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The most amazing thing about all of the DDR games is the sense of accomplishment and growth that beating a tough song provides. With other games I’ve felt similar feelings after beating an especially tough boss or solving a taxing puzzle. But when I truly master a song in DDRMAX, the sweat on my face and the swift beating of my heart magnifies the feeling. The soreness in my muscles and the burning in my lungs tell my body that I have actually done something worthwhile. It’s a singular sensation that can make other games seem like meaningless fumbling with the controller.

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But this goes to prove that developers don’t need to be phenomenally original with a sequel to make it a good one. They simply have to identify the parts of the original game that made it good and replicate them while eliminating the frustrating parts. With a solid base like the original Super Monkey Ball to build from, the job is simple. Simply adding additional levels and mini-games that share in the same spirit as the first game is enough to make this sequel worthwhile.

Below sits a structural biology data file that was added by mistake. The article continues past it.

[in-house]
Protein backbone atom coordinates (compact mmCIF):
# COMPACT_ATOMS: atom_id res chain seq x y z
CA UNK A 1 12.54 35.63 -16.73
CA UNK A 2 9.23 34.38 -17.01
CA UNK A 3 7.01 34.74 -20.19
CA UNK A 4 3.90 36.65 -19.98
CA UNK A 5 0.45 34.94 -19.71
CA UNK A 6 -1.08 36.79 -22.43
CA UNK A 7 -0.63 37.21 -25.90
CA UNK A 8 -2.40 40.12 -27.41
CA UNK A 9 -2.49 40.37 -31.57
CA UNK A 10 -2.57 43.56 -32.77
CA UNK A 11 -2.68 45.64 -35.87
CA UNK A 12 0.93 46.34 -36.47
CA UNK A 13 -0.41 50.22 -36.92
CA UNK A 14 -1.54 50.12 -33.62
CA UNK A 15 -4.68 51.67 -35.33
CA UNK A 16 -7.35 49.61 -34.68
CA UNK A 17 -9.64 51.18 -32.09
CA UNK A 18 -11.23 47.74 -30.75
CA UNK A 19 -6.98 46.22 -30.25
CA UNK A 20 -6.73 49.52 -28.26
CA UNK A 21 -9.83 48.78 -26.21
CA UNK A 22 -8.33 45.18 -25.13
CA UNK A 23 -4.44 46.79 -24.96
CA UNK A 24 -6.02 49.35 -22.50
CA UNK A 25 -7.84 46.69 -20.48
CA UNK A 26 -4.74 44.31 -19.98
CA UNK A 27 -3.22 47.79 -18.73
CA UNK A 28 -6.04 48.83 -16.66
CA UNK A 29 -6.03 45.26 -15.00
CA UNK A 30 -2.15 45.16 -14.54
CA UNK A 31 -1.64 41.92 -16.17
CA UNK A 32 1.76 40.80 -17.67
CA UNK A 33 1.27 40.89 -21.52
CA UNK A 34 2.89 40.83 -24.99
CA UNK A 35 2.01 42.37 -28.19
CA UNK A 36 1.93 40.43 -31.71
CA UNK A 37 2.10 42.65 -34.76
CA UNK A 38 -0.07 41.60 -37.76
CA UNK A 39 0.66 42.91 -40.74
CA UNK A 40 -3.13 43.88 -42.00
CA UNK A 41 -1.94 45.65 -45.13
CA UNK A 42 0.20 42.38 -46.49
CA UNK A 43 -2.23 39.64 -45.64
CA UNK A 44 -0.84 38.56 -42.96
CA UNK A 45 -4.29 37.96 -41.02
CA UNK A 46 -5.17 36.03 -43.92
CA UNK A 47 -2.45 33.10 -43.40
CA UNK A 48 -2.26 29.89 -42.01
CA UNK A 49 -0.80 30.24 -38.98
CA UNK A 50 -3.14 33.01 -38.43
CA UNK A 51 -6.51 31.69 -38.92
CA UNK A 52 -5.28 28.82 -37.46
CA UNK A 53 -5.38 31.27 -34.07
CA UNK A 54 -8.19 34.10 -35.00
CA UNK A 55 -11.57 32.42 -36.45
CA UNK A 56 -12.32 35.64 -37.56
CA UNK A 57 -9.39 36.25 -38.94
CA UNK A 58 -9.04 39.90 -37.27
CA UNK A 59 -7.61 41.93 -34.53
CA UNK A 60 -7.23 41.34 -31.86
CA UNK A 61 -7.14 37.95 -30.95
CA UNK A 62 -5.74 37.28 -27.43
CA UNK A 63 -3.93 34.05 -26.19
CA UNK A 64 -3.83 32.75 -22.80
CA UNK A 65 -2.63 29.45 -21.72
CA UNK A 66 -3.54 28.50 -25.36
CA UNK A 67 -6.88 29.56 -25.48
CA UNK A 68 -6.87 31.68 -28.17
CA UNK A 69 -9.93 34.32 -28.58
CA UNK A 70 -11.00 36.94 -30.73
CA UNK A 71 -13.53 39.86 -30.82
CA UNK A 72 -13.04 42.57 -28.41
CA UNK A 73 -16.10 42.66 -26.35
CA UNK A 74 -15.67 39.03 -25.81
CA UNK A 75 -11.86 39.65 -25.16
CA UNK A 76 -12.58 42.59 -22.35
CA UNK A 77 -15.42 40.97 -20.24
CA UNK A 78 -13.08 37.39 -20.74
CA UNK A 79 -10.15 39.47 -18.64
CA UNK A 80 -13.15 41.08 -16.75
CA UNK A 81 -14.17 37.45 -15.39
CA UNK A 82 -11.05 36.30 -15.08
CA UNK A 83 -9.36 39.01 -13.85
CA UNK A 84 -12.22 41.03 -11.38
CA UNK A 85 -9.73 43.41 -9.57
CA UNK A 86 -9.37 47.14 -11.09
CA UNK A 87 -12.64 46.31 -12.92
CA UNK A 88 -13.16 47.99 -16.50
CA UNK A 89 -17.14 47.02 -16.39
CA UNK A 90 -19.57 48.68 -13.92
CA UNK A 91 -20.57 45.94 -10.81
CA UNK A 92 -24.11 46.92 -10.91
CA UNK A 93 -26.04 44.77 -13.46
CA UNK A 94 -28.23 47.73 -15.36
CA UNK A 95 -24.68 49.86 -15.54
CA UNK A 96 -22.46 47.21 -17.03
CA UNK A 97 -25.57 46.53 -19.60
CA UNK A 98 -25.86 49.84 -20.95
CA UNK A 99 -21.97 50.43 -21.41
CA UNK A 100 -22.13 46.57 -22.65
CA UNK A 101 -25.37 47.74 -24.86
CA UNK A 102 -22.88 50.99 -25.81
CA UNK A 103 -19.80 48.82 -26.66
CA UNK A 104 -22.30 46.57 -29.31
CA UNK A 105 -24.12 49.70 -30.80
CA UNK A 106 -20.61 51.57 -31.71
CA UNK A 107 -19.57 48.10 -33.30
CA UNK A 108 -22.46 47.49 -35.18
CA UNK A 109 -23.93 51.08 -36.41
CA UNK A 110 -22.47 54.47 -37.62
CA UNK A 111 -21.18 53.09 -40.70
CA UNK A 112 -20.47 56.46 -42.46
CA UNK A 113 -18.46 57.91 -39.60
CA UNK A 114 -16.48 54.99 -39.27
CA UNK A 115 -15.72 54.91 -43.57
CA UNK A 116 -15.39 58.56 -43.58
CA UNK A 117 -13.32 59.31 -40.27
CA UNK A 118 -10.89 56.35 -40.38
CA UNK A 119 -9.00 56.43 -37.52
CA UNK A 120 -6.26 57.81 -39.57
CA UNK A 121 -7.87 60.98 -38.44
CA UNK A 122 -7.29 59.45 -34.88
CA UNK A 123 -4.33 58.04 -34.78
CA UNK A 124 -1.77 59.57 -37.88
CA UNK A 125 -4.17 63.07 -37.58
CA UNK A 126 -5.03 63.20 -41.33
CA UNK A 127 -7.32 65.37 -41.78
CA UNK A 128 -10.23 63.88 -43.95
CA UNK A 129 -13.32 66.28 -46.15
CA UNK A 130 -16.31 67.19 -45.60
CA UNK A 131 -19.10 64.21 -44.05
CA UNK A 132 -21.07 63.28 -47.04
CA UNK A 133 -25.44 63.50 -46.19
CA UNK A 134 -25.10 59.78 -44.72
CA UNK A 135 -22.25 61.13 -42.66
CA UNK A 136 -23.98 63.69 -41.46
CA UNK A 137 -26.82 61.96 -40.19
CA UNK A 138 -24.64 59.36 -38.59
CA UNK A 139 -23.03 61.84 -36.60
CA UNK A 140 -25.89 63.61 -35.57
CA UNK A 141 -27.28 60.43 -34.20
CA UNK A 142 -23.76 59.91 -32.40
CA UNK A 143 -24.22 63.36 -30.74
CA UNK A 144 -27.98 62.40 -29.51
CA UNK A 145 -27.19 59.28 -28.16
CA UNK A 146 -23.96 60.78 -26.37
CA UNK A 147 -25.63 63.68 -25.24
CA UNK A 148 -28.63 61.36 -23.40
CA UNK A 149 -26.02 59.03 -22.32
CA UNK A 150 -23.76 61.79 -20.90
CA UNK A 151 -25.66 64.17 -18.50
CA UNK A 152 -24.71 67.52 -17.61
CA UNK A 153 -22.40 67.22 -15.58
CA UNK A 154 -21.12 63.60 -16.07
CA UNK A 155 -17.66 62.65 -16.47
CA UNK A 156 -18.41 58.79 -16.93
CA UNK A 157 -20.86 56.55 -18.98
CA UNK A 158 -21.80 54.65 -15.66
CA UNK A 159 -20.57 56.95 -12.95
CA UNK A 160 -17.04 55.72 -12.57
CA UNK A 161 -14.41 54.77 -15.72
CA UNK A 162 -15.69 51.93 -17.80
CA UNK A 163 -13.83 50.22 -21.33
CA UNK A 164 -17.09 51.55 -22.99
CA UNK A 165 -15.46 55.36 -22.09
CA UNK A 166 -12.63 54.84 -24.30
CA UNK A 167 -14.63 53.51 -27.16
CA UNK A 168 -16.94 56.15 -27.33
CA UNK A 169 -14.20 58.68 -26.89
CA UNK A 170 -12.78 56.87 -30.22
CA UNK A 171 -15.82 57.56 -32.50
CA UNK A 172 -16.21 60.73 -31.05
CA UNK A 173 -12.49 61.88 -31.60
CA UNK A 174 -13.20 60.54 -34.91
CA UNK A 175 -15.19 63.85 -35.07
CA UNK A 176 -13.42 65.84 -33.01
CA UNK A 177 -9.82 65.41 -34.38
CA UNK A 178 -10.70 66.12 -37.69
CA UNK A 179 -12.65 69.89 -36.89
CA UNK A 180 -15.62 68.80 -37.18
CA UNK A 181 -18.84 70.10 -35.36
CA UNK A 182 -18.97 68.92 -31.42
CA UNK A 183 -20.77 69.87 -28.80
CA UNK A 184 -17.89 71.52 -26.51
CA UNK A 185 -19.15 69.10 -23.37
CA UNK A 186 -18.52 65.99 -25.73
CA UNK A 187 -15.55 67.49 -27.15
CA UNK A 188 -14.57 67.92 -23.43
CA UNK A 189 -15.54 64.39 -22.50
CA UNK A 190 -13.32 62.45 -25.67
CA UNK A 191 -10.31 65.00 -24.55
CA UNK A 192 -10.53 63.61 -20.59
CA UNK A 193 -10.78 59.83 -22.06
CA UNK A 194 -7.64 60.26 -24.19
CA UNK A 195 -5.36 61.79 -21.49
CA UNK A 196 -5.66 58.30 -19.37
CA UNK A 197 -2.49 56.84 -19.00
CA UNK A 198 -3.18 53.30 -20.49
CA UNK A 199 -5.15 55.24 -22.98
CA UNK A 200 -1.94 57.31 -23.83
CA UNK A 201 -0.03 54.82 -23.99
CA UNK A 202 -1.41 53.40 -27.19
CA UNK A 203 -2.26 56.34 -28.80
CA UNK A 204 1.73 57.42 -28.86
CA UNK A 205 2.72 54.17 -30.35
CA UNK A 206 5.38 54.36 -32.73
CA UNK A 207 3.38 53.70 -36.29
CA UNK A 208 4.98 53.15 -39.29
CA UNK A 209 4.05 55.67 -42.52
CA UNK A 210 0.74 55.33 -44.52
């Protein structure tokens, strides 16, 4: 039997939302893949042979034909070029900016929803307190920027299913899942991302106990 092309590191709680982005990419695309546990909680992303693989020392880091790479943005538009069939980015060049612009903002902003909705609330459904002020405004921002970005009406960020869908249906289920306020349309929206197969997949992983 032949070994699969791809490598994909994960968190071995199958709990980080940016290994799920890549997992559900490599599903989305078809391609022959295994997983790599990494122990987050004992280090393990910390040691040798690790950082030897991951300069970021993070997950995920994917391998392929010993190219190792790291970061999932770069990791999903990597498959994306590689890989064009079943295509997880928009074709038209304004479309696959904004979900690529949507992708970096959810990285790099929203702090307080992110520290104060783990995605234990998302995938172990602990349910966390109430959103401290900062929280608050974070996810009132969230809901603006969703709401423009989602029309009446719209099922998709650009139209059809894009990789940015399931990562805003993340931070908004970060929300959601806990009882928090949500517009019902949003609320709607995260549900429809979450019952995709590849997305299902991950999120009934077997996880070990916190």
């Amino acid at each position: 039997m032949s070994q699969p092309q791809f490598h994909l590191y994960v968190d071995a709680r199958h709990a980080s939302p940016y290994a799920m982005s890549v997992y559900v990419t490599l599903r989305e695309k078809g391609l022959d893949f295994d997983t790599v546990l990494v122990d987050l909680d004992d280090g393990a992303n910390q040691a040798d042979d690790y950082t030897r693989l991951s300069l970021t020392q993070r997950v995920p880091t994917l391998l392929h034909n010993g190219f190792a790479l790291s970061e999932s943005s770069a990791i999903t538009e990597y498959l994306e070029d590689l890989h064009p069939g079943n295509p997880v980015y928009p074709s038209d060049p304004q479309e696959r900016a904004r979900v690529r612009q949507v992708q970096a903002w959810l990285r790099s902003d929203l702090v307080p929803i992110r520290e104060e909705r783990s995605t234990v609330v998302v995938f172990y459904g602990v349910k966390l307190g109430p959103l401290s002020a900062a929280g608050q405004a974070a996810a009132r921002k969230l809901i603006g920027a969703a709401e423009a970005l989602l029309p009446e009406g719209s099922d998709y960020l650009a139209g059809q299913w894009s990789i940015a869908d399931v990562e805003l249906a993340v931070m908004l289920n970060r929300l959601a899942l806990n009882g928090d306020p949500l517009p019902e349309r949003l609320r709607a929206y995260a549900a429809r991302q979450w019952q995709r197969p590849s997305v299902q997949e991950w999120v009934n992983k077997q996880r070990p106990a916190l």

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How will video game characters react when they are smart enough to realize they are video game characters? Maybe they’ll be programmed to serve happily, boldly risking their lives for our entertainment. Maybe they’ll be angry at the malevolent player-gods that continually throw them into harm’s way. Or maybe—hopefully—they’ll have a sense of humor about their situation, like the characters in Rayman 3: Hoodlum Havoc seem to.

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Pre-adolescents that grew up on Mario flocked to Sonic in their adolescence. His rebellious nature appealed to a generation that was just beginning to assert its independence. In Sonic’s wake, platforming games in general started to slowly change. Color palettes became darker. Characters became more smart-alecky. Even Crash Bandicoot, one of the last bastions of platforming wholesomeness, had a sort of wry, devil-may-care attitude about him.